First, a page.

Chapter 13. Anne is missing.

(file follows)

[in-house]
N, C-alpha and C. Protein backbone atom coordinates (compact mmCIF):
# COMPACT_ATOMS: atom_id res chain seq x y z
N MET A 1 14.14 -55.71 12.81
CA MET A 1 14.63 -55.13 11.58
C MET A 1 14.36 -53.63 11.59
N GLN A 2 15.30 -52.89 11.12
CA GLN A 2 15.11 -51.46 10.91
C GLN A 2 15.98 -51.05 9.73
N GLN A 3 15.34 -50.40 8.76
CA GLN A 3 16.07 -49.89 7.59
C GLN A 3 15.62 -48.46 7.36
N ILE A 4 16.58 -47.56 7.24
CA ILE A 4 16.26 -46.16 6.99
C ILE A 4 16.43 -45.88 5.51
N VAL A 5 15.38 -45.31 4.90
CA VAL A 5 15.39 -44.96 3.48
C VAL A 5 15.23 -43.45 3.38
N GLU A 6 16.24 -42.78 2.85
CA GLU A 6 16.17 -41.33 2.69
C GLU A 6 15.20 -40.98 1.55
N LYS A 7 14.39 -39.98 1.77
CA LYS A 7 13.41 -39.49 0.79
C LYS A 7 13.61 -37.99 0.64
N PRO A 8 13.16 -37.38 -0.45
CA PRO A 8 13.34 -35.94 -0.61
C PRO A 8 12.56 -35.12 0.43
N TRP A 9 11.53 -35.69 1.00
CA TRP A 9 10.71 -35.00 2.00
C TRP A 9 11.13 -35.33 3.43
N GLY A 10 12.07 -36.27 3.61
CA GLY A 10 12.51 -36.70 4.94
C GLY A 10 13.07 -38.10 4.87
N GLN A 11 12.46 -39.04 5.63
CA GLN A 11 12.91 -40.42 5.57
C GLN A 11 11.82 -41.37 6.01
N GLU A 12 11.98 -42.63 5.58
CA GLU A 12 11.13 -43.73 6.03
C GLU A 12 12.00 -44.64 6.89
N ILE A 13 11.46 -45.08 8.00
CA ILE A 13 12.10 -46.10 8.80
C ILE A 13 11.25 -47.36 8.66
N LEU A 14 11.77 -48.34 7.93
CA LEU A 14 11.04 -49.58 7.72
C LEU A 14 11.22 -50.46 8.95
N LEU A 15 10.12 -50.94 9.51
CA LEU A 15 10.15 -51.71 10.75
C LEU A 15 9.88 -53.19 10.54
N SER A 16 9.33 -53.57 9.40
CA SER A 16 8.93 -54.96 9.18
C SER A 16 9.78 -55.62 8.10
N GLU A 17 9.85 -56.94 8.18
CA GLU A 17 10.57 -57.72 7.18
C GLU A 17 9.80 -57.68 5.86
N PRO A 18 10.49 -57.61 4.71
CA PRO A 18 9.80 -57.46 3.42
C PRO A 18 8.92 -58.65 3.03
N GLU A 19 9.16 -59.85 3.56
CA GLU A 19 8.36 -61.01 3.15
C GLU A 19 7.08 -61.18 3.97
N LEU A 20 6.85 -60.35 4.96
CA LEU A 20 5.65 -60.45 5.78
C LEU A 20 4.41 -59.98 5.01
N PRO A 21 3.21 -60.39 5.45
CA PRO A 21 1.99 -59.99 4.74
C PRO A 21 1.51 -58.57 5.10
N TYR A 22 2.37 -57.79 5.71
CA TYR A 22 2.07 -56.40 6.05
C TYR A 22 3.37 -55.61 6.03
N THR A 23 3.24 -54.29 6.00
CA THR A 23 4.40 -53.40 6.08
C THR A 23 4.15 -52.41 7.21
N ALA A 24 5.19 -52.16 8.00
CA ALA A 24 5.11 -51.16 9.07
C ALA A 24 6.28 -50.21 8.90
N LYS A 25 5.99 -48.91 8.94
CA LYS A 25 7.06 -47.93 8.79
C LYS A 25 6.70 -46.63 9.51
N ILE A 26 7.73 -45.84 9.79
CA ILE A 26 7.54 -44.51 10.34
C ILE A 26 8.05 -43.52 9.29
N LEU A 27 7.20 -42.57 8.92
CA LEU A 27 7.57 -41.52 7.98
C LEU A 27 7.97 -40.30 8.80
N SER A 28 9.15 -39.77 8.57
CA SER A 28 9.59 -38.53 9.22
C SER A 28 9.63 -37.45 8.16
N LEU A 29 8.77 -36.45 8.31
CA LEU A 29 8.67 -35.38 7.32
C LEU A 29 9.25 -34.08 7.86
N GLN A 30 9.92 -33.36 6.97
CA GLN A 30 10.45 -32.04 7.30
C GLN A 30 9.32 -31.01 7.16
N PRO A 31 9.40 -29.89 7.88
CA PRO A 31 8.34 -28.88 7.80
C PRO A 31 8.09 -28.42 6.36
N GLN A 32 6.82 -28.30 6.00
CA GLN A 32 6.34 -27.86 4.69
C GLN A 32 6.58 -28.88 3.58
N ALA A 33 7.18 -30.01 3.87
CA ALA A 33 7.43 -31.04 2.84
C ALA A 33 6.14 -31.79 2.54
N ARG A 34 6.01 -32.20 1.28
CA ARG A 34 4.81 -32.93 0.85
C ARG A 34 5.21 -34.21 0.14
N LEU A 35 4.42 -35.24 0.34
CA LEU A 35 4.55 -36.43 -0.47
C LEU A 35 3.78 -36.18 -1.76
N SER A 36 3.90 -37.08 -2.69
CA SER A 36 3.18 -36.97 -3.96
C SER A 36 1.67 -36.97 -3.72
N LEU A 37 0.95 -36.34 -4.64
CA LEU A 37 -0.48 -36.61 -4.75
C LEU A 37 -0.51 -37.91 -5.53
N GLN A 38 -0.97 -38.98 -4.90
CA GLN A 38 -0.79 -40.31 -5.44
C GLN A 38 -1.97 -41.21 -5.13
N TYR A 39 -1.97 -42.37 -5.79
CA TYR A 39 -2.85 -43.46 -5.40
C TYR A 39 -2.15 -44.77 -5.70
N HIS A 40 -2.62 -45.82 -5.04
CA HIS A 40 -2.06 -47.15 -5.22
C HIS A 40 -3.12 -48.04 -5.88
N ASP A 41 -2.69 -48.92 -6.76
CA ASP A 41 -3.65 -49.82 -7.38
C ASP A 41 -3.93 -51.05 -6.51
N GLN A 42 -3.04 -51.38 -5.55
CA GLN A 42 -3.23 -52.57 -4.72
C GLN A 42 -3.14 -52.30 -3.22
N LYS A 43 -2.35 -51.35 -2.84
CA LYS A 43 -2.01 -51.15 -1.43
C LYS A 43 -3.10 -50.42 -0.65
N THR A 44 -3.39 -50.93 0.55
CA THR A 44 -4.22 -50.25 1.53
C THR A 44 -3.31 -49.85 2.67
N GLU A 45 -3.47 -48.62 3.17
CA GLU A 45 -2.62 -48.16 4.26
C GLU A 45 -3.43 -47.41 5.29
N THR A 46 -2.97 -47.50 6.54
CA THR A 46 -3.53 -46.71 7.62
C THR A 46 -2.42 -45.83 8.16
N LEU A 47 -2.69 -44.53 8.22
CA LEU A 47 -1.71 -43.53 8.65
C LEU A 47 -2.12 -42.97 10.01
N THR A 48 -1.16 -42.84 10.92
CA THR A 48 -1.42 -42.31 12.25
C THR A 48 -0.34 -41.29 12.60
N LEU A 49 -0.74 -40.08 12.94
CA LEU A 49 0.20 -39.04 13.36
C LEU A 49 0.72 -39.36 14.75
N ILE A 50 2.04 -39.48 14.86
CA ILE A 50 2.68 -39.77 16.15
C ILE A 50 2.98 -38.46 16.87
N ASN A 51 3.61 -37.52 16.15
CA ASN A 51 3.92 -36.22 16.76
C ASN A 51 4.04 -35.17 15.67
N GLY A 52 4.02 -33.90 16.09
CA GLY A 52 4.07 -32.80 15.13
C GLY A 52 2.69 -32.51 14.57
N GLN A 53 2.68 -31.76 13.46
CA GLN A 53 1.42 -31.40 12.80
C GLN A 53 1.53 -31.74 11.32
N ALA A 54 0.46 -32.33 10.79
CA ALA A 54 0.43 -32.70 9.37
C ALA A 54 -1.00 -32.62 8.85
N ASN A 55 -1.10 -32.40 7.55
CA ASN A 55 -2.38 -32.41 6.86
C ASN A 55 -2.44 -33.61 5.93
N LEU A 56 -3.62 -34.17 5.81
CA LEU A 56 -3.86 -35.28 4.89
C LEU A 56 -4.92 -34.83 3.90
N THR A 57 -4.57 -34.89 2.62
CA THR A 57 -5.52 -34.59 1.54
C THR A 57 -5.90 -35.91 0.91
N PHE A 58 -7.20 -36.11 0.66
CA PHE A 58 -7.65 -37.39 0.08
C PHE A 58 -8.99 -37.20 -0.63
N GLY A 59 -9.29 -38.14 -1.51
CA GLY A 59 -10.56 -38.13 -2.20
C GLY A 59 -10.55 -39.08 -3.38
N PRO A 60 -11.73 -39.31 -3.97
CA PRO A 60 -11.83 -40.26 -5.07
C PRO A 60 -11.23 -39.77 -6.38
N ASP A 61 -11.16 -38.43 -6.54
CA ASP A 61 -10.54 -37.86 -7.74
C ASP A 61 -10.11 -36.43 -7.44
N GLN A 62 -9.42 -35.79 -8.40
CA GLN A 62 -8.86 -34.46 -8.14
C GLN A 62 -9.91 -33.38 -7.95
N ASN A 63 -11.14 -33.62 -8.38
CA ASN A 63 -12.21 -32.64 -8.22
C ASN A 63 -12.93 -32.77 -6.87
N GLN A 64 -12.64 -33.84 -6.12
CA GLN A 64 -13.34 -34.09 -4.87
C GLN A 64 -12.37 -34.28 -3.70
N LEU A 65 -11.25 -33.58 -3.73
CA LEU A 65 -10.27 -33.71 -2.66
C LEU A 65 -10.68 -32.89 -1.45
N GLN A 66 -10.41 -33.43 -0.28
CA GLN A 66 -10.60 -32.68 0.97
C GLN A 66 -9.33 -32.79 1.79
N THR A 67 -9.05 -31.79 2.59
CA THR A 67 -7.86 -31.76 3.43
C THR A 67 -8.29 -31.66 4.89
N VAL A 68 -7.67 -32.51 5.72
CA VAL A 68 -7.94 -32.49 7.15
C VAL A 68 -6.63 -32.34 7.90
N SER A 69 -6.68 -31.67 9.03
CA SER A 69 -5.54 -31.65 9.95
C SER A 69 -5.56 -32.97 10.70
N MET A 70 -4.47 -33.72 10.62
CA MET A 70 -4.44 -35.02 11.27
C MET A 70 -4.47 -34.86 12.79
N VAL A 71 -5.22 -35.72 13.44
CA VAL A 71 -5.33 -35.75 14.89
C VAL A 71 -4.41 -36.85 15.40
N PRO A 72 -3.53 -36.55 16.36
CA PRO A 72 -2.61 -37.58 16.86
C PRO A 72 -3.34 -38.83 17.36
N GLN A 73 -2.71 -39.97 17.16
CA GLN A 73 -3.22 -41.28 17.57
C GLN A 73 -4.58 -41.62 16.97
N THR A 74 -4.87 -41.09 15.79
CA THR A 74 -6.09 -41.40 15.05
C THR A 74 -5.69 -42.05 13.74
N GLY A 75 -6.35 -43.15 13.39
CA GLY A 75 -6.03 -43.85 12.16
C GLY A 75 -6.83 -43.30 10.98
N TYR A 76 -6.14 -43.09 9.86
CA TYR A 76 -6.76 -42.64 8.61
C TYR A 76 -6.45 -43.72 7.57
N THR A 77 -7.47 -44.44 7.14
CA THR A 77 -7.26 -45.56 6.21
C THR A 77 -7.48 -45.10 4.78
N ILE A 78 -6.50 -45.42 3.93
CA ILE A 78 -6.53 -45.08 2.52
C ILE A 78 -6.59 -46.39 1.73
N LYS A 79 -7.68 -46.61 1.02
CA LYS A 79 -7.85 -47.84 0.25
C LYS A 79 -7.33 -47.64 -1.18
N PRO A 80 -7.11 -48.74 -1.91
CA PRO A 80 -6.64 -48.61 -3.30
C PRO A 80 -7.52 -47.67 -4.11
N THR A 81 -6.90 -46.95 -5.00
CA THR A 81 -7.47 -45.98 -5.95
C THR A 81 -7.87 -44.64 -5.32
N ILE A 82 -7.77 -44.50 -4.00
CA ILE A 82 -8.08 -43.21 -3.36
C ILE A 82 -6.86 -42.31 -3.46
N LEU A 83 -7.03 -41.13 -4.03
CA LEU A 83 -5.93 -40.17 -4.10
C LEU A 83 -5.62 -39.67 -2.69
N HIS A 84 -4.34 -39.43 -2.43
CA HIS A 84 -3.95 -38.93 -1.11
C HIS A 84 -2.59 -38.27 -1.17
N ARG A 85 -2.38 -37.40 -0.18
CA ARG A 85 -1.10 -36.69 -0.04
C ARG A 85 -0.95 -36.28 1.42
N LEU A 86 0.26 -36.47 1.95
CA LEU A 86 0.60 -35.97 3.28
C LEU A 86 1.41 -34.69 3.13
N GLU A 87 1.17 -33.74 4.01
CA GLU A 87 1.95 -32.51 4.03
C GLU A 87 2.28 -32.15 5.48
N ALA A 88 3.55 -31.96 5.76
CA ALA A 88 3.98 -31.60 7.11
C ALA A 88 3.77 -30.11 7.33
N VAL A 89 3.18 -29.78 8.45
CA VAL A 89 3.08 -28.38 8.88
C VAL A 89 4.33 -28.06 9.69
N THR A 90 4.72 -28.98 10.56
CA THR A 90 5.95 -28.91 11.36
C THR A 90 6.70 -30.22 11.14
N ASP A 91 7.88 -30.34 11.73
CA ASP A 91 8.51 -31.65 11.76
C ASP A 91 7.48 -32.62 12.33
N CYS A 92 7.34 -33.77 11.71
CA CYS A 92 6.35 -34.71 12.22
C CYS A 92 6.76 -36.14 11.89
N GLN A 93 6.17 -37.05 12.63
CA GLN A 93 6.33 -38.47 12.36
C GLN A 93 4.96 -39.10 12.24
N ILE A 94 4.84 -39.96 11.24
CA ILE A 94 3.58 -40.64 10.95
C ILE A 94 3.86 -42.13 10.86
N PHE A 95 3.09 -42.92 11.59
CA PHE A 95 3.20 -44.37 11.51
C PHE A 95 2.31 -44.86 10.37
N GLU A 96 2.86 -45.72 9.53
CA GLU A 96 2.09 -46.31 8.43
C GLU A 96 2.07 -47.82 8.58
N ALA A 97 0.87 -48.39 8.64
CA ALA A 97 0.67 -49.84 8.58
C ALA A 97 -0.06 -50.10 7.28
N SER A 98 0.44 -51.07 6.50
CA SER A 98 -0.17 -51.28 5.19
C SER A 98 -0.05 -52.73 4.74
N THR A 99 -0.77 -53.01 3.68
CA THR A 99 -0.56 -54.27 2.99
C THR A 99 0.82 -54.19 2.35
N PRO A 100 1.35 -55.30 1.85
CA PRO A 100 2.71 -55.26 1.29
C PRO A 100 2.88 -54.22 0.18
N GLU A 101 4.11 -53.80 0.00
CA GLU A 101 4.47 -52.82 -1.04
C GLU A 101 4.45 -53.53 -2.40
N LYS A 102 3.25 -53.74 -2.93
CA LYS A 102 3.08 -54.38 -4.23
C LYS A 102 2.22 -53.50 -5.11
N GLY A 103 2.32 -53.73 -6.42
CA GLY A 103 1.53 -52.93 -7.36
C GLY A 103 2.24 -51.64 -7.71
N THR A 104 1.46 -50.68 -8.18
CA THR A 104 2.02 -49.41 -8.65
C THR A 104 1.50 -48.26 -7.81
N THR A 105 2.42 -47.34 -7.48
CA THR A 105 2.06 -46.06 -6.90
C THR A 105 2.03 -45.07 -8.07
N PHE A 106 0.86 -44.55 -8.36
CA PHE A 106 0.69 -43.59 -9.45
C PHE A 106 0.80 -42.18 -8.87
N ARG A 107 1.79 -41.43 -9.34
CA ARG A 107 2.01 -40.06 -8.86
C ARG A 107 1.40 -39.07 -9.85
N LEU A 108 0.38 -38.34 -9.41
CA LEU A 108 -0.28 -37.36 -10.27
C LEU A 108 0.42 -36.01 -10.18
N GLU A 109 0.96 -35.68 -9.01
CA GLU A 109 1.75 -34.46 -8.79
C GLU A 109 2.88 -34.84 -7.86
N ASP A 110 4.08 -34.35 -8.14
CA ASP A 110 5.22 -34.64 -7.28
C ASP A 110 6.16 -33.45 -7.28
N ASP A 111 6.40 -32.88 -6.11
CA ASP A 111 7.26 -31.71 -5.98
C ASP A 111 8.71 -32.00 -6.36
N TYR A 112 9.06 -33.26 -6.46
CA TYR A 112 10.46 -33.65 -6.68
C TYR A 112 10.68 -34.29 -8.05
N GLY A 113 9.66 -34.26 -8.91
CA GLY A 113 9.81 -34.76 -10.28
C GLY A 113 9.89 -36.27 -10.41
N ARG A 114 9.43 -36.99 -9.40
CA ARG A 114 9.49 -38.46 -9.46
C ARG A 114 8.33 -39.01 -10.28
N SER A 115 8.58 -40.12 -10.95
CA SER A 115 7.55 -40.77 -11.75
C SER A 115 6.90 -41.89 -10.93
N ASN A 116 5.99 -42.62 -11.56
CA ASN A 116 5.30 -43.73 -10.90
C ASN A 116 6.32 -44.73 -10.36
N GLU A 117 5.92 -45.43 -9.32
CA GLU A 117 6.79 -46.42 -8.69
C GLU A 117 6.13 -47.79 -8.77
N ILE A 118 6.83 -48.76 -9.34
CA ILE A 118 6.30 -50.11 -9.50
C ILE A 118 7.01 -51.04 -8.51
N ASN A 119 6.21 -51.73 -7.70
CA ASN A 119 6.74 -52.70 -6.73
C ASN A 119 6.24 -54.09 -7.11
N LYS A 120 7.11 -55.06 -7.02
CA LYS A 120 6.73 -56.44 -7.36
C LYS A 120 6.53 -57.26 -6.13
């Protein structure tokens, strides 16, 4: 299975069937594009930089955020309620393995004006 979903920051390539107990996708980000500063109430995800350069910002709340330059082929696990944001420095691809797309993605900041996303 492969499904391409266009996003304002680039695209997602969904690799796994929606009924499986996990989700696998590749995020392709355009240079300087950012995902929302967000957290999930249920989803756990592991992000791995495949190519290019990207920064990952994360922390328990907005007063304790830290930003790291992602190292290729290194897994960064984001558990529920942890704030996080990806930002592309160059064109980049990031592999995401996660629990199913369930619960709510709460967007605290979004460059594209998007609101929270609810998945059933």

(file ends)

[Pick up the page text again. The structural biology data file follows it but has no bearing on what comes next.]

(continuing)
Steve got back to the station and was typing up his notes hoping that Maeve would text him soon. He needed the maximum background info he could gather to assess whether this was a person at ‘significant risk’ of coming to harm, or a case that came under the ‘no apparent risk (absent)’ heading and just needed monitoring. If it was the former, and he thought it was, he should report it to the Super immediately. When he looked back at the note he had received he saw the mistake that the desk duty officer had made. The report said ‘young woman’ so probably lower risk, whereas in fact it should have read ‘Mrs Young, woman…’ It was her name, Anne Young, and the husband didn’t want anyone to know that she had started showing signs of dementia. That put her into a higher risk category. Ray, the husband, said they were keeping the dementia to themselves for as long as they could, hadn’t even told the children so when she didn’t come home he thought she might just have taken the wrong turning. Ray had explained “It’s not really noticeable yet, but when she makes a mistake she gets flustered and that can make it a lot worse, so I thought if she made a few wrong turns she would have got herself really lost.” Anne is in her seventies and still very active. She should be fine. The real problem was that Ray had waited almost 24 hours before calling it in. Tonight would be her second night in the open. Whatever Maeve knew, or had heard, it was absolutely right, it was urgent. Luckily the weather had been pretty mild but still the effects of exposure would further disorientate Anne. Plus she was not that warmly dressed, he had a note of a lightweight bright pink fleece, no coat . Ray had been in such a state when he was talking to Steve, that Steve hadn’t got much more useful information Ray kept repeating himself, ‘she’s a walker, she’s fit, she’s just on a long walk, she’ll come through that door in a minute and ask what’s all the fuss about’. But she hadn’t. When she was late home, Ray had gone out and walked all her usual routes, then all the other possible roads in about a mile radius. By the time he had talked to Steve, he was utterly worn out. As Steve typed, he thought, she is high risk. He hadn’t wanted to send his report to the Super because he should have picked it up earlier, it wouldn’t look well. Damn it! All this talk about a new woman too. Nothing for it. Steve had always done the right thing no matter how badly it reflected on him. By the time Maeve left Ray she was drained. The poor man was completely exhausted. Clearly he had been bottling it up inside, all the worries over managing with Anne’s dementia and now this. As soon as Maeve asked the right questions it poured out. Maeve made him multiple cups of tea, trying to feed him at the same time, he mustn’t have eaten since Anne went missing which wasn’t helping. He needed some food and rest. Meanwhile Maeve was keeping an eye on the clock, she didn’t want to be late for Ada. When she couldn’t put it off any longer she said, “I have to dash. Why don’t you get some sleep to be ready if Anne comes home? You need to eat something and then have a sleep. That sandwich is still on the table, try and have a bite. Then you will be full of beans. I’ll only be gone for a few hours. As soon as I get back and get Ada settled, I’ll be over and we can sort out shifts so that there is always someone here in case she comes back under her own steam. We can make a plan together.” It was the best she could do for the moment and Ray seemed relieved that he wasn’t on his own, and someone was making decisions for him. As she got into the car, she called Steve, he didn’t pick up in time so it went to voicemail. “Sorry, I can’t stop, I’m late. Susan already said it and I know Anne, I am convinced that she is in serious trouble, Steve. We need to do something. Maybe if I go door to door? I will get Ray to agree that we have to tell people, I’ll get a photo from him if you don’t have one already, we need help. I’m dashing off to get Ada, I’ll be on it as soon as I get back.” Once Ada had come through the operation, Maeve thought her dramas were over, now here she was in the middle of another one. Focus on one thing at a time, she thought, like that old trick of lining coins up on your arm and tossing them into the air, if you catch them one after the other you can get them all, if you try to catch all the coins in one go, you will drop the lot. One at a time. One at a time and I will get there, at least thinking that helped her get through the quick shop and drive over to the hospital. Steve had already emailed his report to the Super, but with a sigh he knew this wasn’t going to be enough, plus he had a stack of ongoing cases and he needed to check some of the paper files back at HQ. He set off for Maidstone. Canterbury station was up to speed and if, or more like when, this needed to be escalated at least he would be able to work with Maeve to get the neighbours involved and she would be offline for the next few hours at a minimum. Given the state he was in when Steve left him, he didn’t think Ray would be up to organising any local volunteers on his own. Settling his mind on riding the bike perfectly brought him a sense of peace, and with Jimmy Hendrix’s ‘Ezy Rider’ running through his head he was at one with the road. Maeve walked in to see Ada looking like a film star, “wasn’t I lucky? The hairdresser and make-up lady were doing their rounds today and I got a total makeover!” They had moved her to the general ward and she had been in her element entertaining the other patients. She wasn’t in a rush to go, and as ever had a string of goodbyes and thank yous to get through. Maeve felt the irritation rise, then she stopped, took a breath, and thought how glad she was that Ada was there. Breathing out slowly allowing the smile to spread across her face, Maeve went to the reception desk to check that they had all the right paperwork and that Ada’s next outpatient appointment was in order. “Come on, prima donna, your other public are waiting!” Ada was delighted with all the attention, with a final cheeky, “good-bye Nurse Ratched” they left the hospital. In fact Ada didn’t need the make-up, the stents had had an amazing effect, the increased blood flow gave her cheeks a healthy glow that had been missing. Seeing the improvement made Maeve realise that Ada had been looking pale and tired, she should have noticed it before. Feeling selfish she was now determined to do better. Maeve knew she would have to break habits formed in childhood to create this new relationship, and made herself a promise to do it now. They had been given a second chance and had to make the most of it. To change the dynamics they really needed something to do, a project, something they could do together, as equals. Ada was on a roll, “Maeve darling, we have to go by the house in Sandgate, I have no clothes, no make-up, nothing. I’m quite happy to have a robe and a rice bowl, so long as the robe is Issey Miyake, however I don't think Marieanne and Orla would approve. And I need my electric toothbrush, can’t live without that!....” Ada went on and the list got longer, Maeve realised that she was going to be doing the packing with Ada shouting ‘helpful’ comments; it wasn’t going to be easy to keep her promise. As quick as they could but longer than planned, Maeve and Ada set off for Canterbury. Ada had taken her favourite soft cushion with the deep purple velvet and Chinese embroidery cover, as a ‘make-do’ for the back of the car, so that she could ‘rest, following doctors orders’ on the journey. Actually even though she was clearly revelling in her new role, she did look tired and Maeve was glad to have some time to mull things over herself. They had only crossed the motorway when Maeve heard Ada snore, smiling to herself she knew that this was best not mentioned. Concentrating on the by-pass after the motorway, Maeve was a little disconcerted when she felt and then heard Kamal, he was sitting in the front passenger seat. Of course, this was his road, his last journey. Given all her recent experiences, this didn’t phase Maeve much, if fact it felt like seeing a friend that she was ‘getting to know properly’. She was glad that he was there. He started “It's okay, I know what you have done. You have begun.. that’s good. And when it's over and you have found the killer, please tell my story, I am no terrorist, I am just ordinary guy, you saw the photo, we started the rocket society, the ‘Space Society’. But maybe you don’t know, there are people there at the University who think the earth is flat and that our work is wrong, against their religion, they want to stop us. Not only terrorists are bad people, these conspiracy people are bad people too. But now there is something else, I know, and there is more for you to do, and I can help.”